While California's Prop 8 hearings took center stage yesterday, two other states also pushed forward on marriage equality.
An Illinois House committee passed a bill that would extend legal recognition and benefits limited to same-sex couples. From an Equality Illinois press release:
The Religious Freedom and Civil Union Act (HB2234) passed the Youth and Family Committee with a vote on Thursday, March 5. The bill now goes to the full House for consideration.
The bill guarantees some of the rights and responsibilities to persons in civil unions that are currently granted to persons in civil marriages. Among those rights are the ability to participate in healthcare visitation and decision making for one's partner, survivor benefits and the right to make disposition decisions about deceased partner's remains.
But a Vermont television is predicting that the Green Mountain state will approve same-sex marriage within weeks - with or without the Governor's signature. Details after the jump.
According to WCAX-TV3, the Republican governor won't sign the law granting marriage rights, but he won't actively oppose it either.
Shumlin and Rep. Shap Smith, D-Vt. House Speaker, plan to push a marriage equality bill quickly through both chambers.
The bill would grant same-sex couples the right to marry in Vermont.
Gov. Jim Douglas, R-Vermont, says this is not the time. He says it's too divisive of an issue when lawmakers should be working on the economic crisis.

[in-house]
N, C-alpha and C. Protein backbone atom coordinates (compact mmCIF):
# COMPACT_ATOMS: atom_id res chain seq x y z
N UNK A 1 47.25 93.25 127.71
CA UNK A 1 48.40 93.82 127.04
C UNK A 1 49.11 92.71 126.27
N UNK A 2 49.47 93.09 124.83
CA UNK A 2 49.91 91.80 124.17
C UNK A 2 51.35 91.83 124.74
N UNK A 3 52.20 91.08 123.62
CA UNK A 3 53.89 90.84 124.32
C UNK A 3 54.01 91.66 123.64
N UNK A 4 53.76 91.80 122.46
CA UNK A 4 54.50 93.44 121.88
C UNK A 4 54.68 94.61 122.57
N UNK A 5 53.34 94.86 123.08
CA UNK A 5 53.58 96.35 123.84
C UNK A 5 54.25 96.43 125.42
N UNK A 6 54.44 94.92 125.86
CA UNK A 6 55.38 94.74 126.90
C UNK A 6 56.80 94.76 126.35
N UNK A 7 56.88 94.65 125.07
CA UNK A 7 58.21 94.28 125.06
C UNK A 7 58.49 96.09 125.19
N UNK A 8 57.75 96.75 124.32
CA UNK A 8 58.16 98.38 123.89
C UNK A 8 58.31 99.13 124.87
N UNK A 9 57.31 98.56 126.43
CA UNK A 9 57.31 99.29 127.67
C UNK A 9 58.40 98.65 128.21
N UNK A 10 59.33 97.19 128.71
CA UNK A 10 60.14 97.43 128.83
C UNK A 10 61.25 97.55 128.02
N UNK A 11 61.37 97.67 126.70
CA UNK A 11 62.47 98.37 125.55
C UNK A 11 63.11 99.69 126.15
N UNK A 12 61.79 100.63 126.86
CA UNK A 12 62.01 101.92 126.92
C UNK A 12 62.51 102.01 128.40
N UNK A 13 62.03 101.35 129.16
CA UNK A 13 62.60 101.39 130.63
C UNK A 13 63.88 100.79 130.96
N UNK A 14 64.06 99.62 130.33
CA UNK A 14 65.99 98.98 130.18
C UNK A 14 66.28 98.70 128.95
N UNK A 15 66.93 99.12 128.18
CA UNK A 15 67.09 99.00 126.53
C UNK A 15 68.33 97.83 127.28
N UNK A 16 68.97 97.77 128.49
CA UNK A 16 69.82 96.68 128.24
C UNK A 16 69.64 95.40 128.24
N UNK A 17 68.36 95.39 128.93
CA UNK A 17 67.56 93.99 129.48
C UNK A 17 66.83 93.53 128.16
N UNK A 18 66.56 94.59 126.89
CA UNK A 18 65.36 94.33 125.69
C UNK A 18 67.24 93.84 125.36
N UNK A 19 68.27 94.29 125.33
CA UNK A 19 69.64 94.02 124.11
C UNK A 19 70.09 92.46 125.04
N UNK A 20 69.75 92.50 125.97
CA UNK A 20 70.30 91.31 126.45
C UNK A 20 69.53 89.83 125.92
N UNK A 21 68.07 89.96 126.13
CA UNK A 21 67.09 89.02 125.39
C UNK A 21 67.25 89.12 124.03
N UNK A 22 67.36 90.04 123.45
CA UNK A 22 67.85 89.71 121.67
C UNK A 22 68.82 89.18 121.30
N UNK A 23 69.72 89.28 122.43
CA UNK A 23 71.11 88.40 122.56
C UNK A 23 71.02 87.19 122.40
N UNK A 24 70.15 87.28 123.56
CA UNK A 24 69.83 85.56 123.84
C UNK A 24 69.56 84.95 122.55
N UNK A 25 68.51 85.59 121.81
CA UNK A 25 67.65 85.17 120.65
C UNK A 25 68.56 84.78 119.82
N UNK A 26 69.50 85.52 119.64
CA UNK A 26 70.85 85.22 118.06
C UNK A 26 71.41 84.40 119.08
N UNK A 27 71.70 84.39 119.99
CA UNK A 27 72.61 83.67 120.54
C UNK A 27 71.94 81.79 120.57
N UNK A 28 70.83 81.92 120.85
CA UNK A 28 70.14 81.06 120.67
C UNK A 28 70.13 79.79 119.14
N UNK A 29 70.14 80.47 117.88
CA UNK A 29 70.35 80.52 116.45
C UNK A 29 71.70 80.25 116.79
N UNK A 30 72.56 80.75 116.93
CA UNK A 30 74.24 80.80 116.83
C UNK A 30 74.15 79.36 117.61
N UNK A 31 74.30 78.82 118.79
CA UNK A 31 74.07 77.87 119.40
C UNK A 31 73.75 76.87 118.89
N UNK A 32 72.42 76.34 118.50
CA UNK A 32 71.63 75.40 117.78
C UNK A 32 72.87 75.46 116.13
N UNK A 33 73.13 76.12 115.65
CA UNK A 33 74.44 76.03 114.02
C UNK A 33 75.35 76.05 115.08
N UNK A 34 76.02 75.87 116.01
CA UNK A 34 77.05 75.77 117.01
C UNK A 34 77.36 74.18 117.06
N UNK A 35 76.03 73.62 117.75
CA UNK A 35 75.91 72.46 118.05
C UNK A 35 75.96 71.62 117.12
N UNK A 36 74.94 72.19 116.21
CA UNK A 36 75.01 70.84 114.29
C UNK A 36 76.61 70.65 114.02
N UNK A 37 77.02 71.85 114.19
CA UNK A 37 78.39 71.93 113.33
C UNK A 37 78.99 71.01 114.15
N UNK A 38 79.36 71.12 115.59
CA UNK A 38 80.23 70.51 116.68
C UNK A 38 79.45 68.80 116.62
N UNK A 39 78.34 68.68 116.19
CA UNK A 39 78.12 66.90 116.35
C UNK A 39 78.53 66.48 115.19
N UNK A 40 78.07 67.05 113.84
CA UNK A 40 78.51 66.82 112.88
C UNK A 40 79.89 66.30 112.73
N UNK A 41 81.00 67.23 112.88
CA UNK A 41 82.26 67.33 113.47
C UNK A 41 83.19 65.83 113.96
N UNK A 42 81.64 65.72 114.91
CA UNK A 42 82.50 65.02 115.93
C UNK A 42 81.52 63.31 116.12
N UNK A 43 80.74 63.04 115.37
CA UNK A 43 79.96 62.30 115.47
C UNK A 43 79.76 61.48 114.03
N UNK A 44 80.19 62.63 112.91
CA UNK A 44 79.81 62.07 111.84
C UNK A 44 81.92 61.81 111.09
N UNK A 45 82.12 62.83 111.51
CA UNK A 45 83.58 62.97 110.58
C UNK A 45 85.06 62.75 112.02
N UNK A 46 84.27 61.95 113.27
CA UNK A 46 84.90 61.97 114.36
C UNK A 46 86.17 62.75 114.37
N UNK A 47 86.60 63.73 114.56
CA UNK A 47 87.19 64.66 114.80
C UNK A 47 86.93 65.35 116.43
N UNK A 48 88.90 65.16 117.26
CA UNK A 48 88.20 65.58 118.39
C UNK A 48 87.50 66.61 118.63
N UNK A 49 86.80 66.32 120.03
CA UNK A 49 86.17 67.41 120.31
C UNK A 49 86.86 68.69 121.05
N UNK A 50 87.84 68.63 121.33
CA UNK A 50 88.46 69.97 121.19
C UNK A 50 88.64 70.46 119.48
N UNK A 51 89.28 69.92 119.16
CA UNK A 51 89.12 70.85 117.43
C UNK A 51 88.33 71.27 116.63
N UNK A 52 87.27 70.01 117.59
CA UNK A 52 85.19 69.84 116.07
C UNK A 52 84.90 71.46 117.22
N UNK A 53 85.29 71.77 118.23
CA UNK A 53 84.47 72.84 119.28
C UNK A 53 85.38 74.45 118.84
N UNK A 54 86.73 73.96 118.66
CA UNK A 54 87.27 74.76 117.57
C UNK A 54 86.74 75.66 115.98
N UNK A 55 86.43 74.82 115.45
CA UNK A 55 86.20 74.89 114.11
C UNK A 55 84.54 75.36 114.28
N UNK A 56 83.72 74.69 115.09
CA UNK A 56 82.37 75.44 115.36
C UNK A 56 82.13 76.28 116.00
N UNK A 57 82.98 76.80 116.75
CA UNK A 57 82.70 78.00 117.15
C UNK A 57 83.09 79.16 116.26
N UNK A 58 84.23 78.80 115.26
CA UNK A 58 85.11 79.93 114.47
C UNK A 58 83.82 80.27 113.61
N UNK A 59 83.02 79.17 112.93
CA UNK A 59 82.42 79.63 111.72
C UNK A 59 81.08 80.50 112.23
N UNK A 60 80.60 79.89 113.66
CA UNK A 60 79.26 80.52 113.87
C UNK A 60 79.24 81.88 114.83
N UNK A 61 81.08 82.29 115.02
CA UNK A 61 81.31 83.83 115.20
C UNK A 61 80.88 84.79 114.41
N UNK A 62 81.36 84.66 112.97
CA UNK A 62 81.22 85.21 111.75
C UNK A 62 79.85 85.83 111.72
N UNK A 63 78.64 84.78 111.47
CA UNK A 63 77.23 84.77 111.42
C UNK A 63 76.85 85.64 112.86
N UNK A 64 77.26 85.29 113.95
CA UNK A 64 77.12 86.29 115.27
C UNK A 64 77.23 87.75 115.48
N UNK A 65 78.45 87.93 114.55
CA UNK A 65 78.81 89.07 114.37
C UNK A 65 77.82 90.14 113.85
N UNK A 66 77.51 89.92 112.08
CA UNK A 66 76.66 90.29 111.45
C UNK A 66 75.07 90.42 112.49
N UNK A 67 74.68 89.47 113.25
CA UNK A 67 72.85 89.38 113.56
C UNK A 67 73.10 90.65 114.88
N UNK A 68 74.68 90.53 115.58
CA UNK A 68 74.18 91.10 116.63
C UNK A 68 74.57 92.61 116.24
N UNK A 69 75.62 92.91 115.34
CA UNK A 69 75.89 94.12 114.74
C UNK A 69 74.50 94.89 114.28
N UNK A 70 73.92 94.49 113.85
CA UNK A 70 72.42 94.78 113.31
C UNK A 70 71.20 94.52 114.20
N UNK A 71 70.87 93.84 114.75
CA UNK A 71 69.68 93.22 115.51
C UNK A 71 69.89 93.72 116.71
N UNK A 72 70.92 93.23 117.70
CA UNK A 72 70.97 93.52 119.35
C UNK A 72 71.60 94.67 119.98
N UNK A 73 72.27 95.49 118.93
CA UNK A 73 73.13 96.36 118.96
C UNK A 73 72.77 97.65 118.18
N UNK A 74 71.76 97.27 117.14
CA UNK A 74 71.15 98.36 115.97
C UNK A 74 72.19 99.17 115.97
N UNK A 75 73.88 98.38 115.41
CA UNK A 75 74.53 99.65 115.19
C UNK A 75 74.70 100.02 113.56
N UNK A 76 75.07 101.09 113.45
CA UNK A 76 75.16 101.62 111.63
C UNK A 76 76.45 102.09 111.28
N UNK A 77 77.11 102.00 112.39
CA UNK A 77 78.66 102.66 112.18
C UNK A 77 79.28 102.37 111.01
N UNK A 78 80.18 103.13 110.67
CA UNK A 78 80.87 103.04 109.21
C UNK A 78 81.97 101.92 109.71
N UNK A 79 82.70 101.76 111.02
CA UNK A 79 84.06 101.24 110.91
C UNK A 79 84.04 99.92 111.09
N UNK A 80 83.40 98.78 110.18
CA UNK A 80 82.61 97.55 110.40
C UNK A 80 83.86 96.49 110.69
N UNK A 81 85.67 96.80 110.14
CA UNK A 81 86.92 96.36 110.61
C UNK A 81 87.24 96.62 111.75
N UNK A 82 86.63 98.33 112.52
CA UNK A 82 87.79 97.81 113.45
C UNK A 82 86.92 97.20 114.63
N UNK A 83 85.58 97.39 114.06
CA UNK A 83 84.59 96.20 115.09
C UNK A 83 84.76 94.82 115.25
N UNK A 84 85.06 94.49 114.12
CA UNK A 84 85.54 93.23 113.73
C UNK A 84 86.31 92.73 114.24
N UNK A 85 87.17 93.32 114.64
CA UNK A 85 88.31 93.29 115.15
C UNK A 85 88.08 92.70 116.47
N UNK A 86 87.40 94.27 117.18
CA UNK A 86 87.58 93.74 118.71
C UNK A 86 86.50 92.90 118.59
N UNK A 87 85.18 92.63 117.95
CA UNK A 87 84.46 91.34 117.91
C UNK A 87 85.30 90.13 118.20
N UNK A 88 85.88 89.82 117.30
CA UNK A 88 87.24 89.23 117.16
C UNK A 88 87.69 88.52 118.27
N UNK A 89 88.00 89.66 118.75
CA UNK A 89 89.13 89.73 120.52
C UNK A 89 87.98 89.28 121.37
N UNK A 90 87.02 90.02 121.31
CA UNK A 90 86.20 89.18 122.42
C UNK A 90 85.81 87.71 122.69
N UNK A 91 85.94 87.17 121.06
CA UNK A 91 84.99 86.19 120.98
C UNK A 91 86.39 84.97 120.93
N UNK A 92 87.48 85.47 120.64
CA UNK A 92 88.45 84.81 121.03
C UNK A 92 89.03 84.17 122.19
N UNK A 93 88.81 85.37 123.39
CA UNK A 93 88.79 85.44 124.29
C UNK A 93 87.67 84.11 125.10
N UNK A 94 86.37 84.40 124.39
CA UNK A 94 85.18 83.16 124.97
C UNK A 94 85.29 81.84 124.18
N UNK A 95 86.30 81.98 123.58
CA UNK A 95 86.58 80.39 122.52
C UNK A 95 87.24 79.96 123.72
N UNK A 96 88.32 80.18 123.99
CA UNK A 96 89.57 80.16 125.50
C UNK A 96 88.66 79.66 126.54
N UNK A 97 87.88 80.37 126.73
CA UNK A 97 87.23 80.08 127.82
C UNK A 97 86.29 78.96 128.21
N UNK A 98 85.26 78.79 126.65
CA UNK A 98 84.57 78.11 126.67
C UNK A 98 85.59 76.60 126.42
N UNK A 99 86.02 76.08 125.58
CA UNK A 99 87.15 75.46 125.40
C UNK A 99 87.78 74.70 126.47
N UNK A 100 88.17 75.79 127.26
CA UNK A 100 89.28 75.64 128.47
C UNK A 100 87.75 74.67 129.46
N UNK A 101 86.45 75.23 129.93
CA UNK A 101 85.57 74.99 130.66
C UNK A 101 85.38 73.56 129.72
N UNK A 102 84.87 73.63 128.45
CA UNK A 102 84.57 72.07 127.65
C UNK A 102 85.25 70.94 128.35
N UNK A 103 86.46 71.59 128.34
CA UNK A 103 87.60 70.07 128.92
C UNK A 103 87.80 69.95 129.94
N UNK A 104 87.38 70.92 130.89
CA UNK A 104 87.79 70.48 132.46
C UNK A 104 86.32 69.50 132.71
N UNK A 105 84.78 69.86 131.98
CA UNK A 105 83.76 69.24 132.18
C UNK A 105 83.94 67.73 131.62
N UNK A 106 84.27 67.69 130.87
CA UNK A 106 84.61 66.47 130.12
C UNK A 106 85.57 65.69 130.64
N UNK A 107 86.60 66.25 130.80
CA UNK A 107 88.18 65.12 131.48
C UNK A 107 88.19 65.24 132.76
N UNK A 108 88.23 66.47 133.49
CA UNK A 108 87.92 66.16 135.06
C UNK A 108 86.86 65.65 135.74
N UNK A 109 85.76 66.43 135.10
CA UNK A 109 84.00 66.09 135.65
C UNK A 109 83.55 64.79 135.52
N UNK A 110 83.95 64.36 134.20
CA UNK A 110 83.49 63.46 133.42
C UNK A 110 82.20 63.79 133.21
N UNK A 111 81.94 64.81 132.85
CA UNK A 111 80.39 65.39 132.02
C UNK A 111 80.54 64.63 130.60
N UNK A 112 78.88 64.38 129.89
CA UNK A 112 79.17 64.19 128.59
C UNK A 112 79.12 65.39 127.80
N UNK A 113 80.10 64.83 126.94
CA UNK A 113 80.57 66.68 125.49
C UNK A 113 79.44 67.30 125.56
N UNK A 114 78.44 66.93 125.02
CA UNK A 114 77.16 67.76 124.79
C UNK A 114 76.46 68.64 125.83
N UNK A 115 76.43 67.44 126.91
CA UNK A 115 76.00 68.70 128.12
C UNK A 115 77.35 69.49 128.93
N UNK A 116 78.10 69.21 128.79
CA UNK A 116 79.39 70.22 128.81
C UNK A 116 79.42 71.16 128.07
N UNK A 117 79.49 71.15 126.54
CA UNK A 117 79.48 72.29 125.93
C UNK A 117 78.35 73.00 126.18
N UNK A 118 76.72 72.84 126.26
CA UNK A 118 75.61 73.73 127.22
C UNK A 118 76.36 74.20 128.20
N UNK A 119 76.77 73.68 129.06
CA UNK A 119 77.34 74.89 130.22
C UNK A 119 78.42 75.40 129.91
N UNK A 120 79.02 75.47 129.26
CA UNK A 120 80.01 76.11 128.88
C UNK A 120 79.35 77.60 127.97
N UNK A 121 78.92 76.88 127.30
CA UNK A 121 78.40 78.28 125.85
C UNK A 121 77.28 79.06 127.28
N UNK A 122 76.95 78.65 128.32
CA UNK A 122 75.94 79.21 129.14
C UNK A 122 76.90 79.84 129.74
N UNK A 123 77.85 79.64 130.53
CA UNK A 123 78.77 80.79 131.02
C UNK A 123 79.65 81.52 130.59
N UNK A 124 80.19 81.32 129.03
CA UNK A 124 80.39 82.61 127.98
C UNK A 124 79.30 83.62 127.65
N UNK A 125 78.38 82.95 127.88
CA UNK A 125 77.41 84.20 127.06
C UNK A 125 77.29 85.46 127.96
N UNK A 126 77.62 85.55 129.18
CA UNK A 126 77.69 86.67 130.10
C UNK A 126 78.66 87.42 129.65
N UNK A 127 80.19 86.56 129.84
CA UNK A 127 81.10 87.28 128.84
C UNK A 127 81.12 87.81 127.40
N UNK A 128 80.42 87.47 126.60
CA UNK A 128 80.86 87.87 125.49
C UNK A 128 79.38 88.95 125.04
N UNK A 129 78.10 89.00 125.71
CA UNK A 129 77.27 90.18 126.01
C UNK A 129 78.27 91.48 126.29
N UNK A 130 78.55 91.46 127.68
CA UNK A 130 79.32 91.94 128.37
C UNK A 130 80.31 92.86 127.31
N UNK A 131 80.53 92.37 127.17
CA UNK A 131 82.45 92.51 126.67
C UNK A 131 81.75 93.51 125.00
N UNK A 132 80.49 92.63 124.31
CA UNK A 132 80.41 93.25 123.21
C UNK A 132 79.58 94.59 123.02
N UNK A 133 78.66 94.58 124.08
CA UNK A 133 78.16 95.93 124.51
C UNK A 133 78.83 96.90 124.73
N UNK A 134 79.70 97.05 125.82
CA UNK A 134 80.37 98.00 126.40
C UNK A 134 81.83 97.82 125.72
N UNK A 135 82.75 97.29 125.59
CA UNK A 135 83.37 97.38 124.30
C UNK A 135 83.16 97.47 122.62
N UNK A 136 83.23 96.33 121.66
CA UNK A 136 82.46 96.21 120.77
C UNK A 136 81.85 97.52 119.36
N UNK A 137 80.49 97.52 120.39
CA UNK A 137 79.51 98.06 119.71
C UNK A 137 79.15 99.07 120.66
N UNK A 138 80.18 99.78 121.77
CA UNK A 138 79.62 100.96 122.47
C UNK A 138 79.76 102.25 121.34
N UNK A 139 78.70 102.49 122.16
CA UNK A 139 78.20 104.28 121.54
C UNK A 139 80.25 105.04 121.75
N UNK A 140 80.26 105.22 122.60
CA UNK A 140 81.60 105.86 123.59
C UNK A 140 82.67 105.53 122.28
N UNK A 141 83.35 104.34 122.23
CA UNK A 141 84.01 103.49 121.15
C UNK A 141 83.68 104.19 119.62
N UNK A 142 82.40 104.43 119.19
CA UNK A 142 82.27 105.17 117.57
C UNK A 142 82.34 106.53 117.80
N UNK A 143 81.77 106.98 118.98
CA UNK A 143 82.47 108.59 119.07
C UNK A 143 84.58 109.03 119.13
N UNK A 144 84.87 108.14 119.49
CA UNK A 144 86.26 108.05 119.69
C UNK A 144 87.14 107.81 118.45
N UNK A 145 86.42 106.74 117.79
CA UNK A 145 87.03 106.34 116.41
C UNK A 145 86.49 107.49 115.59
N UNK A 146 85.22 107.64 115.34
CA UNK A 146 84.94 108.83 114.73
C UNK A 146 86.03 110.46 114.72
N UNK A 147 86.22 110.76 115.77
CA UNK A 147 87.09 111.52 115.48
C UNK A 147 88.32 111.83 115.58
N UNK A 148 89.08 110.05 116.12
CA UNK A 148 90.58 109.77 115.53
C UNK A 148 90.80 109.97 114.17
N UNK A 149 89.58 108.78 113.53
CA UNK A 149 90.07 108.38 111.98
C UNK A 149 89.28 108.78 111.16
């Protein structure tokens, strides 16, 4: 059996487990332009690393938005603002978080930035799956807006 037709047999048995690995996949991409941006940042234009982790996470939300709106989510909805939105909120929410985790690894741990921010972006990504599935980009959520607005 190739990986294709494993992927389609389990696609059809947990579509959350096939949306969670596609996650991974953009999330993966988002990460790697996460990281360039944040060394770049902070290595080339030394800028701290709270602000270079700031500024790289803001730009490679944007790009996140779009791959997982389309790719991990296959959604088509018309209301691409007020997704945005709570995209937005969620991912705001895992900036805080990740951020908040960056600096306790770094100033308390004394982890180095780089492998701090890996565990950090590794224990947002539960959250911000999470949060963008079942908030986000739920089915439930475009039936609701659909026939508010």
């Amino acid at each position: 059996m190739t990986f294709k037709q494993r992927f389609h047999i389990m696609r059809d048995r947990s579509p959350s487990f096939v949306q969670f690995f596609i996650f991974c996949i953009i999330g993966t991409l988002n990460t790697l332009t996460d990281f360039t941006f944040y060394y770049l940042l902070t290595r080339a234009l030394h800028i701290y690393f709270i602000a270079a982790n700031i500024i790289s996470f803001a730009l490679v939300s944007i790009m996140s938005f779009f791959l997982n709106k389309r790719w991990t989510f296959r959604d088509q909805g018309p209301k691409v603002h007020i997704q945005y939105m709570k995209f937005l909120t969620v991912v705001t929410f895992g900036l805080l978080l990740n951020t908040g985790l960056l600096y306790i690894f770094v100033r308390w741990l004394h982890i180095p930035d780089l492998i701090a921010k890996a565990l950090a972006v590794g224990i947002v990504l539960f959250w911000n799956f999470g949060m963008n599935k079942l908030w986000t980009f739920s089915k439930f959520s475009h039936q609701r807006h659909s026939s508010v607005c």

"Jim Douglas is no fool," political analyst Garrison Nelson said.
But Nelson says the timing makes sense, it will pass this session, and the governor will ultimately let it.
"The anticipated horrors of civil unions never came to pass so consequently this is the logical next step," Nelson said. "Douglas won't sign the bill. He won't veto the bill. He'll let it become law without his signature."
The governor himself has not said whether he would sign a same-sex marriage bill. Lawmakers want this done quickly. They will take up gay marriage in a week-and-a-half and they plan to hold a public hearing at the Statehouse. But the discussion might not matter. Lawmakers say the opposition had an opportunity to weigh in during statewide public meetings held in the fall of 2007. Opponents say they boycotted the meetings because it was a quote "dog and pony show," and point out that the Freedom to Marry Task Force begins airing TV ads tonight-- the same day the press conference was held.
Congratulations to forward-thinking legislators in Illinois and Vermont! What other states do you see standing up for equality soon?